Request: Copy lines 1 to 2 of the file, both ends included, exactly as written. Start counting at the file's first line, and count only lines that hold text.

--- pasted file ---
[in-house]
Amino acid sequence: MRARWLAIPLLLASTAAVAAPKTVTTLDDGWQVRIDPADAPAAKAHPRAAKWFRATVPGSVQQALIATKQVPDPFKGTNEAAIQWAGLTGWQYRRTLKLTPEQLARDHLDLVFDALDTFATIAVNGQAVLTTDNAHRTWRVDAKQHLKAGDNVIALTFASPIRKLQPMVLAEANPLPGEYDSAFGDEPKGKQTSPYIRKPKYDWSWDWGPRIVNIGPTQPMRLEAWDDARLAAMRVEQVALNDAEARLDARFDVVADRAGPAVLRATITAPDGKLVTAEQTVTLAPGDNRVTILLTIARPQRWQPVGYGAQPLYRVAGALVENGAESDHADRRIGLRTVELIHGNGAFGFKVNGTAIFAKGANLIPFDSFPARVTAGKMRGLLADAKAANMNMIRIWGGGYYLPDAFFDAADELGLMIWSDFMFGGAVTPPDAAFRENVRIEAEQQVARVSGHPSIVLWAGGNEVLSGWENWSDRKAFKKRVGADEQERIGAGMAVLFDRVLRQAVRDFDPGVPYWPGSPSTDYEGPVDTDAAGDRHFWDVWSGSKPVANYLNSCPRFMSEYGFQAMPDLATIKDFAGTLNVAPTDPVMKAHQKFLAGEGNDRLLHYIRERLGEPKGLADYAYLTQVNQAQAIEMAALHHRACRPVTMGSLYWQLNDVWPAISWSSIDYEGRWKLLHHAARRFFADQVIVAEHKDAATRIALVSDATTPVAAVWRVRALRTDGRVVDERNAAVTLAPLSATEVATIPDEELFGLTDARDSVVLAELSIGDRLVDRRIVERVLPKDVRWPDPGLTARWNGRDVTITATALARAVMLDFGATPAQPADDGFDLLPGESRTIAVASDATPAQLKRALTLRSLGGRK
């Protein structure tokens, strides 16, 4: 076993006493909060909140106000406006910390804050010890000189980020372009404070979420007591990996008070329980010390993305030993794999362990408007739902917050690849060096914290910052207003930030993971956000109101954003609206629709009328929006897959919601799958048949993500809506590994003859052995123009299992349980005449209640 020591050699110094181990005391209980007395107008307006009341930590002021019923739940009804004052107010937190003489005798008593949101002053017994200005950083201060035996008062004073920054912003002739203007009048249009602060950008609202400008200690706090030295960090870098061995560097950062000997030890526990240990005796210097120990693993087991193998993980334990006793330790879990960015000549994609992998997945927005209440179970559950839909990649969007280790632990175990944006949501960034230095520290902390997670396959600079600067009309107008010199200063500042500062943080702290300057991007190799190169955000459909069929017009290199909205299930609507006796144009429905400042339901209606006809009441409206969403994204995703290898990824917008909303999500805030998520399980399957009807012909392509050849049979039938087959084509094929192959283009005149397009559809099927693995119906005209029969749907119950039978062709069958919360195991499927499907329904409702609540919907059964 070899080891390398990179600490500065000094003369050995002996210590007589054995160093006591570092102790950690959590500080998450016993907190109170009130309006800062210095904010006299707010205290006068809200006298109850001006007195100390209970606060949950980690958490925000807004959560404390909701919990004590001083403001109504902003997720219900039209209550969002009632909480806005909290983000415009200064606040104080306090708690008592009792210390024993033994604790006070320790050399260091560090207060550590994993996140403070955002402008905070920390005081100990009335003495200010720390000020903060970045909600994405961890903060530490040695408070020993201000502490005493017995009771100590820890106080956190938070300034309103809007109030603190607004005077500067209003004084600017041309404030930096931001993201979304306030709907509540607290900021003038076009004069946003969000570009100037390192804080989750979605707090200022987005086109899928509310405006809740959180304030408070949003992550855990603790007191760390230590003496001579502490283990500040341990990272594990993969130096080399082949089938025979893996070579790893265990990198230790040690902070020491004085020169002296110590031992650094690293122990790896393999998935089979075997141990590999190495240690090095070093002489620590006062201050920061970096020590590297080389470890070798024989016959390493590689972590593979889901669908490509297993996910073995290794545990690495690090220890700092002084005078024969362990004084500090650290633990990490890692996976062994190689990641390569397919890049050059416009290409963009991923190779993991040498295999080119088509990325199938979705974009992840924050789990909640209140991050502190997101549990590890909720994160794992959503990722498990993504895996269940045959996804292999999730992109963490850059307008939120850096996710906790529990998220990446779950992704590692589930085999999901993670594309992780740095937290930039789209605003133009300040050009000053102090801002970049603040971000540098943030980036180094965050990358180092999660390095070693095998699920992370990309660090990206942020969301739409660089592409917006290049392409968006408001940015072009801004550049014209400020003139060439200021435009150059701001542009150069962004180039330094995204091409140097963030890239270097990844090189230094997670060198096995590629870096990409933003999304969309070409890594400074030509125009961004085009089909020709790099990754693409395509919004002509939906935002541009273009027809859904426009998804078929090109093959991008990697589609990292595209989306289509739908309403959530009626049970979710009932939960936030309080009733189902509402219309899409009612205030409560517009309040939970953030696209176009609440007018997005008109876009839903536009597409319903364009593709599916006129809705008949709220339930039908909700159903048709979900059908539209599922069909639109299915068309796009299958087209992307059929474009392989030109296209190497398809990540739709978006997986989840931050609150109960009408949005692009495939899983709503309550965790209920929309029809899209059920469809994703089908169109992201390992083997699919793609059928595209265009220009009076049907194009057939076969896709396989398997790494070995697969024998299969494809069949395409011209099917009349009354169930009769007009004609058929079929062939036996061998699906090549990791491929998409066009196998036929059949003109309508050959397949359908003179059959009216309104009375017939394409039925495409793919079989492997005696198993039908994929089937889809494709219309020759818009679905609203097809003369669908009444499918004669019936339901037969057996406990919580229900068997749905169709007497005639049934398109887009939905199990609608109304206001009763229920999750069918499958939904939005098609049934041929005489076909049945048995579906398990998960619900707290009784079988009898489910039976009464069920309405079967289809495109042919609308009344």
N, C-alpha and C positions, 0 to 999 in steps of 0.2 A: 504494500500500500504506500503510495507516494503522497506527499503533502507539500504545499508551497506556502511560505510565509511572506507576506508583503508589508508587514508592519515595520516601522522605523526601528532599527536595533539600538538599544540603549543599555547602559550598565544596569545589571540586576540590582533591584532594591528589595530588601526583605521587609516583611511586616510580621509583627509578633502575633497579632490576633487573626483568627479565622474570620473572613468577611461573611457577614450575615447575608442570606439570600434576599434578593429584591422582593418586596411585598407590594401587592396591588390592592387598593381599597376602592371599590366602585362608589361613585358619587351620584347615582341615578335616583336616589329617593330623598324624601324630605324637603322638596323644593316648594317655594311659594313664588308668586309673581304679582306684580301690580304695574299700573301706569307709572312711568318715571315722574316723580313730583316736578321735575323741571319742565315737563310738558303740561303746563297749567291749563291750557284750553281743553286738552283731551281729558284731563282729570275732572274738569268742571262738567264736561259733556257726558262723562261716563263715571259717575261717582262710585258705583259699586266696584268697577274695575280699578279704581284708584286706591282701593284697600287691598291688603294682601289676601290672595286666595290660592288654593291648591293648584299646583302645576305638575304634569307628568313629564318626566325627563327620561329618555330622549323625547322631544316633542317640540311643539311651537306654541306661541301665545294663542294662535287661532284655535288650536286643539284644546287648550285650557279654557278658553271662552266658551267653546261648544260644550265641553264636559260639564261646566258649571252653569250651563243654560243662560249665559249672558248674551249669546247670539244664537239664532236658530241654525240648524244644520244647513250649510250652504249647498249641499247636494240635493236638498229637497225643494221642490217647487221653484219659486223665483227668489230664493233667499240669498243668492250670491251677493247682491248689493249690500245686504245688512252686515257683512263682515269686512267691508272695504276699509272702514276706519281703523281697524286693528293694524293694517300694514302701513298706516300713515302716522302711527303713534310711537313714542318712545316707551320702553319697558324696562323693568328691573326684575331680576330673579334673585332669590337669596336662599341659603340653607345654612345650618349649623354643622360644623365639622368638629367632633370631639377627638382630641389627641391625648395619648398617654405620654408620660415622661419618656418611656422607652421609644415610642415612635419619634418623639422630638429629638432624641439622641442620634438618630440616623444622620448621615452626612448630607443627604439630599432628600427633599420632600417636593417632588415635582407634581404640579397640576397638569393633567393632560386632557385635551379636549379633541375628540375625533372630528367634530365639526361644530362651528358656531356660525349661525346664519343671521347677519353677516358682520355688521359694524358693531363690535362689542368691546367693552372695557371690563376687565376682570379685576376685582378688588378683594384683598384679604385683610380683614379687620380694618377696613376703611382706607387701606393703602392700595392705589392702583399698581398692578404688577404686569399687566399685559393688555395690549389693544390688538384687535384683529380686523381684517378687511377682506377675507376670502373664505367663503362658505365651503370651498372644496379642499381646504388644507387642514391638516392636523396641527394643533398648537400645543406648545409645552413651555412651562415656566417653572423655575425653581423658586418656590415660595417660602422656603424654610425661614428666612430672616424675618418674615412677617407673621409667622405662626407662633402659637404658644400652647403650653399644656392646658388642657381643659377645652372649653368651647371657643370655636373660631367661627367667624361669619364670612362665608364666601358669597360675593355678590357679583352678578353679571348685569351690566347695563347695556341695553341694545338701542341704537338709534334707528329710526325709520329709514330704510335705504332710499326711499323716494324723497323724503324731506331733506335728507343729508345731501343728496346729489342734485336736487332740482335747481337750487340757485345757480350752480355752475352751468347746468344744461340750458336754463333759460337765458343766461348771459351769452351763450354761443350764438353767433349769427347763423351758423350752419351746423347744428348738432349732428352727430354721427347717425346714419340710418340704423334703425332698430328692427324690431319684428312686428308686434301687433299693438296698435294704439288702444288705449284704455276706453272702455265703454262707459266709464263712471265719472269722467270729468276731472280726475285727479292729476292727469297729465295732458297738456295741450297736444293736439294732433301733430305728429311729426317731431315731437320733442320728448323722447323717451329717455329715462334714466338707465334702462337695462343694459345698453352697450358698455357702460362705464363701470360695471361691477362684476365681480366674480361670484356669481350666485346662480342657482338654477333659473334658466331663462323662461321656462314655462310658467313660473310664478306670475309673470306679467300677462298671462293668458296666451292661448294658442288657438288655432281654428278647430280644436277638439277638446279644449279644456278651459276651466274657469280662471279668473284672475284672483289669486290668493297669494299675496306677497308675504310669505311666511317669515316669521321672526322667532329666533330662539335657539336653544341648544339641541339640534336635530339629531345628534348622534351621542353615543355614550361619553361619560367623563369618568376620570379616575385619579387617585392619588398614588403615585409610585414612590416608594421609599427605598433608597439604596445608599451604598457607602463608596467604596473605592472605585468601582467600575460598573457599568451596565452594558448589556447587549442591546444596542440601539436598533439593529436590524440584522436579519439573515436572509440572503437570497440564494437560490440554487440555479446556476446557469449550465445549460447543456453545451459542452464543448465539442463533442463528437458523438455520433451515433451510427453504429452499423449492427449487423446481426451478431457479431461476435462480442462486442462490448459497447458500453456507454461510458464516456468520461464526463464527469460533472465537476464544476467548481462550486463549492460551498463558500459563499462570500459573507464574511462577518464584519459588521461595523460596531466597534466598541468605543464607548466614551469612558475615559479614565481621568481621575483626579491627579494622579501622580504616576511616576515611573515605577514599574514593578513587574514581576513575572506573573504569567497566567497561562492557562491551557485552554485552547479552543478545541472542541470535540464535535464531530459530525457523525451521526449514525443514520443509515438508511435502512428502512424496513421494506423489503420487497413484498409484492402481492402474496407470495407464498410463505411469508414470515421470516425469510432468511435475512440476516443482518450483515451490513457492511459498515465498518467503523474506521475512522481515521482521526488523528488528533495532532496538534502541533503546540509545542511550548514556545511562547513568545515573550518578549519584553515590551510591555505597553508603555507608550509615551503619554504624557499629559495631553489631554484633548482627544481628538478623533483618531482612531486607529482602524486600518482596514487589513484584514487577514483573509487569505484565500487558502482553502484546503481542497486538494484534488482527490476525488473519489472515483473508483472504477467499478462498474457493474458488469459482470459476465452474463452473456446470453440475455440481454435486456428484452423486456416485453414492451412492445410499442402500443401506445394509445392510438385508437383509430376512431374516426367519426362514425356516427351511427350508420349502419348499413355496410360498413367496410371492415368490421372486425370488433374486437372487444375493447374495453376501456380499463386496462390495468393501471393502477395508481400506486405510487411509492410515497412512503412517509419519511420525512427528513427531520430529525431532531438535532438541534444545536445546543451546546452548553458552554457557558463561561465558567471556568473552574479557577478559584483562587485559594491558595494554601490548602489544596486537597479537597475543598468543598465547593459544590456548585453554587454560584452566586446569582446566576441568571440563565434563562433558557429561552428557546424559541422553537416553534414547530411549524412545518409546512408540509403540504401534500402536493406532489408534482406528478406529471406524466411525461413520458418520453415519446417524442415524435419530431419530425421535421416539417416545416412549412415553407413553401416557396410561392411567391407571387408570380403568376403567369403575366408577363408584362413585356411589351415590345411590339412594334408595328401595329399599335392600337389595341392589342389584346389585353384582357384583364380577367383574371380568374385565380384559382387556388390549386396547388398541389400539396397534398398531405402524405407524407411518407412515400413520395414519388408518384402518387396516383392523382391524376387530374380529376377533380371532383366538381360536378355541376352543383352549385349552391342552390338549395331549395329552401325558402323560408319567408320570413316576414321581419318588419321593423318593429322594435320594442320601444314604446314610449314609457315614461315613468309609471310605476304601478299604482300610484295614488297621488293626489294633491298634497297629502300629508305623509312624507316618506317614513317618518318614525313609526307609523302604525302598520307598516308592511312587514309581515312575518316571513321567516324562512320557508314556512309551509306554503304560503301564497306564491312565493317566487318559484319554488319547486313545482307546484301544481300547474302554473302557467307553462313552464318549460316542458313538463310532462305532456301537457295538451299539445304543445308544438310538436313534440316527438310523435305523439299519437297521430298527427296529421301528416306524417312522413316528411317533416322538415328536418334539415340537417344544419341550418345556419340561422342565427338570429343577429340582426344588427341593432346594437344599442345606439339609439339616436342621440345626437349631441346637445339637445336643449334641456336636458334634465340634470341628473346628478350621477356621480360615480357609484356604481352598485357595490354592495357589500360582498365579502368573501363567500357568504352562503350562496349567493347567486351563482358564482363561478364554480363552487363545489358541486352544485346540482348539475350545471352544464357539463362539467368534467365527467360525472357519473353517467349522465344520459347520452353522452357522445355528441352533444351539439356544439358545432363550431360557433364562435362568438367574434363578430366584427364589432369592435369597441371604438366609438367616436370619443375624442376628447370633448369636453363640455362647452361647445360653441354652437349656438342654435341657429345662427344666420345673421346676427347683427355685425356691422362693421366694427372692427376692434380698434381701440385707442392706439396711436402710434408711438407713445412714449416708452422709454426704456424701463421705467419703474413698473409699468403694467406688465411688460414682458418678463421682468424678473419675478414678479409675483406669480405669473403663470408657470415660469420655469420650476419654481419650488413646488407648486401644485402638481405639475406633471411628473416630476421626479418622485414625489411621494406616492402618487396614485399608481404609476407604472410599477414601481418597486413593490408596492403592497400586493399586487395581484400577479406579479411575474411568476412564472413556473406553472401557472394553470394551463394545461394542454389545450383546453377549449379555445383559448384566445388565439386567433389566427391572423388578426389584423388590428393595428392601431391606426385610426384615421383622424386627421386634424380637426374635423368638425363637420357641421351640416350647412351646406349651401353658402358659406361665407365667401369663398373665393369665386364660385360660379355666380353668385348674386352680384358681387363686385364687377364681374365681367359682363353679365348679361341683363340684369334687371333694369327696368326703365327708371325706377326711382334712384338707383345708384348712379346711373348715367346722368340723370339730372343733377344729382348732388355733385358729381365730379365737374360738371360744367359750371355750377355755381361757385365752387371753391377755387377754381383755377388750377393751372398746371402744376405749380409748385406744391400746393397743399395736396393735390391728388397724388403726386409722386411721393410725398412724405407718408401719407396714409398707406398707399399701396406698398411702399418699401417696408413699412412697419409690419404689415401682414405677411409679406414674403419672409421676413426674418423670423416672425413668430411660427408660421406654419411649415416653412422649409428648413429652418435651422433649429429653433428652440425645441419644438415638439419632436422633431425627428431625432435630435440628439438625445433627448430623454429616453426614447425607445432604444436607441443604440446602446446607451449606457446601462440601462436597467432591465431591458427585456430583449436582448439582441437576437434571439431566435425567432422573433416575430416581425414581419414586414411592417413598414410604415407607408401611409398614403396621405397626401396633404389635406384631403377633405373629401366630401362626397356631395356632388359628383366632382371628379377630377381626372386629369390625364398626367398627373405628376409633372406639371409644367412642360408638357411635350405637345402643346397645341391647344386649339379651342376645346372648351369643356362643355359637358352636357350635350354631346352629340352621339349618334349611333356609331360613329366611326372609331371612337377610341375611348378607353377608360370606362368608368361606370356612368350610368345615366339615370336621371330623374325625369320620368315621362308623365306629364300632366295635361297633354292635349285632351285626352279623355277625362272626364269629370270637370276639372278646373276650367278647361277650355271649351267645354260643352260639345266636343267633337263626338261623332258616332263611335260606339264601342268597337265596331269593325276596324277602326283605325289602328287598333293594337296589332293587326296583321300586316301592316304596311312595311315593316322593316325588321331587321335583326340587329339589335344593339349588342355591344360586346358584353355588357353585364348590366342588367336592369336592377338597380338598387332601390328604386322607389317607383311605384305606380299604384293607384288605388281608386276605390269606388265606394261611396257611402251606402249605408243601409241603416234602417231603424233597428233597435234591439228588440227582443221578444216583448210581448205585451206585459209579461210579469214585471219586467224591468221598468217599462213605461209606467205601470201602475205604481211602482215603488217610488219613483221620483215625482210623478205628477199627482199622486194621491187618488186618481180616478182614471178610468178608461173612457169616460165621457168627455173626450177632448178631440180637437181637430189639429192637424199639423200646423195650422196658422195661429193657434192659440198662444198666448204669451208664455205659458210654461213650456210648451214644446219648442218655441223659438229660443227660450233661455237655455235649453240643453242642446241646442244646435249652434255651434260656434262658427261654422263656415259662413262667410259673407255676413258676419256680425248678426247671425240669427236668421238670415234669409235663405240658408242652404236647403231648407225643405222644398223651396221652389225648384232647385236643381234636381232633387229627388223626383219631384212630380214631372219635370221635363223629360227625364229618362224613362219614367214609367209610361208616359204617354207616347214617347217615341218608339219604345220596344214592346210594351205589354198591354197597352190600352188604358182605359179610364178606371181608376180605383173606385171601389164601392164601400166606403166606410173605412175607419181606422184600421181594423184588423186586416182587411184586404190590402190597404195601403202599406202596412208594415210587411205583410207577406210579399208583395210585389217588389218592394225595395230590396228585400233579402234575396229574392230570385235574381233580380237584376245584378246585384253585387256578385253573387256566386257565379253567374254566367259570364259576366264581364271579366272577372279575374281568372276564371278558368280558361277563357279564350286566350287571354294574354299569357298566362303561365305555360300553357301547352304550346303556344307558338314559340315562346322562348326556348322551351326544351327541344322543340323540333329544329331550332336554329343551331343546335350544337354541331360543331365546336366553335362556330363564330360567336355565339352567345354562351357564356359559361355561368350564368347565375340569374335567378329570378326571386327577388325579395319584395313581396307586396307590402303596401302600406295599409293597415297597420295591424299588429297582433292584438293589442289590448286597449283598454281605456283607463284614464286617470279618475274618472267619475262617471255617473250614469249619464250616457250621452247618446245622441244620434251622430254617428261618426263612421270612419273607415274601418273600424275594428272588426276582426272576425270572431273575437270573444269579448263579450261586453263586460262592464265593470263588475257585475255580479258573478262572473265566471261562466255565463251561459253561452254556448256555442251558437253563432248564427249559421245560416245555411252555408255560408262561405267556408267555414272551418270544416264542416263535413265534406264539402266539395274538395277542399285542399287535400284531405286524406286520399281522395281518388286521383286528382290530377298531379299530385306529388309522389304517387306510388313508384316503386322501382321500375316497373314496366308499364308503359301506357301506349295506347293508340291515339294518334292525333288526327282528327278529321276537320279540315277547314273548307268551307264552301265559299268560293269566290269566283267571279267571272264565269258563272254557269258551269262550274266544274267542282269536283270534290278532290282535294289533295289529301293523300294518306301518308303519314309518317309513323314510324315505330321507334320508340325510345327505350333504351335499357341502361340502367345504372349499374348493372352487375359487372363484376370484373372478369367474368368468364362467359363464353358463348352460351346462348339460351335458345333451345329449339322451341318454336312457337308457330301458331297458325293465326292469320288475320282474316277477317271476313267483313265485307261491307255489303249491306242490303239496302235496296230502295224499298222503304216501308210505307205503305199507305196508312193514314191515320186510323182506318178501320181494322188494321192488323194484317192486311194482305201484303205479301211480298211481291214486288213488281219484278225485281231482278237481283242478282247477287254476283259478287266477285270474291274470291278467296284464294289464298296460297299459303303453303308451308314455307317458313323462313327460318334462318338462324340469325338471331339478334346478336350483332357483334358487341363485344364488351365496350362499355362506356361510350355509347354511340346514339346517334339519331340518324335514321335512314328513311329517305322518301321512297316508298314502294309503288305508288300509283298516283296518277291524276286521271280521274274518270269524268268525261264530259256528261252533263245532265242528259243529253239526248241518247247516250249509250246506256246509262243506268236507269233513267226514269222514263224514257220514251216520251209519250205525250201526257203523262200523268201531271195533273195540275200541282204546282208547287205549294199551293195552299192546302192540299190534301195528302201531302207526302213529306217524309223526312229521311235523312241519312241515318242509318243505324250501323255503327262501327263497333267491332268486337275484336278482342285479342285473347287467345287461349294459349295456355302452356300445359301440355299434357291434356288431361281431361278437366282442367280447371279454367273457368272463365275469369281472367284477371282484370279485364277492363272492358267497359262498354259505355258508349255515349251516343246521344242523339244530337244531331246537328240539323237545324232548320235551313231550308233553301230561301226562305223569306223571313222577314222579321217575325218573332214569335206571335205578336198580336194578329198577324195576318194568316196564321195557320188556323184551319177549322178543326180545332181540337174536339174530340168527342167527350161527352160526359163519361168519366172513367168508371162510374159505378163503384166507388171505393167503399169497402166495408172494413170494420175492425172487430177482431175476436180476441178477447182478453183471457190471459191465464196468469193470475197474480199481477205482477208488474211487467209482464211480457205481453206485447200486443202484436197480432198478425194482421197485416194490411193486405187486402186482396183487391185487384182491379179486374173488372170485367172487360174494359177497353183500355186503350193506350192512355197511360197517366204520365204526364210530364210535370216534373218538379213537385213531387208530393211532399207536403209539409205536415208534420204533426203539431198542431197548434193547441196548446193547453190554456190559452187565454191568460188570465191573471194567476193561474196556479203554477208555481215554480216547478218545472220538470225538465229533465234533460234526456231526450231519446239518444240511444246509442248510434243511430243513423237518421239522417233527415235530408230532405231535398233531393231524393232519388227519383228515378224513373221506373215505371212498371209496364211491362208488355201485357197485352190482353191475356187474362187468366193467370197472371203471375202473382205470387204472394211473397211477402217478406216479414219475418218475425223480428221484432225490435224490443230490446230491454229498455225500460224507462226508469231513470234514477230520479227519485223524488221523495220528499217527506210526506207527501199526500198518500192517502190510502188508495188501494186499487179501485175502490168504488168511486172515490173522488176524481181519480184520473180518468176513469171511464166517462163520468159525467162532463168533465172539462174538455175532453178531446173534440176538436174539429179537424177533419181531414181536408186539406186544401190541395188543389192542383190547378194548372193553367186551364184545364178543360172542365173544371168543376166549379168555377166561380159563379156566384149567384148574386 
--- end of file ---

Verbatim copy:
[in-house]
Amino acid sequence: MRARWLAIPLLLASTAAVAAPKTVTTLDDGWQVRIDPADAPAAKAHPRAAKWFRATVPGSVQQALIATKQVPDPFKGTNEAAIQWAGLTGWQYRRTLKLTPEQLARDHLDLVFDALDTFATIAVNGQAVLTTDNAHRTWRVDAKQHLKAGDNVIALTFASPIRKLQPMVLAEANPLPGEYDSAFGDEPKGKQTSPYIRKPKYDWSWDWGPRIVNIGPTQPMRLEAWDDARLAAMRVEQVALNDAEARLDARFDVVADRAGPAVLRATITAPDGKLVTAEQTVTLAPGDNRVTILLTIARPQRWQPVGYGAQPLYRVAGALVENGAESDHADRRIGLRTVELIHGNGAFGFKVNGTAIFAKGANLIPFDSFPARVTAGKMRGLLADAKAANMNMIRIWGGGYYLPDAFFDAADELGLMIWSDFMFGGAVTPPDAAFRENVRIEAEQQVARVSGHPSIVLWAGGNEVLSGWENWSDRKAFKKRVGADEQERIGAGMAVLFDRVLRQAVRDFDPGVPYWPGSPSTDYEGPVDTDAAGDRHFWDVWSGSKPVANYLNSCPRFMSEYGFQAMPDLATIKDFAGTLNVAPTDPVMKAHQKFLAGEGNDRLLHYIRERLGEPKGLADYAYLTQVNQAQAIEMAALHHRACRPVTMGSLYWQLNDVWPAISWSSIDYEGRWKLLHHAARRFFADQVIVAEHKDAATRIALVSDATTPVAAVWRVRALRTDGRVVDERNAAVTLAPLSATEVATIPDEELFGLTDARDSVVLAELSIGDRLVDRRIVERVLPKDVRWPDPGLTARWNGRDVTITATALARAVMLDFGATPAQPADDGFDLLPGESRTIAVASDATPAQLKRALTLRSLGGRK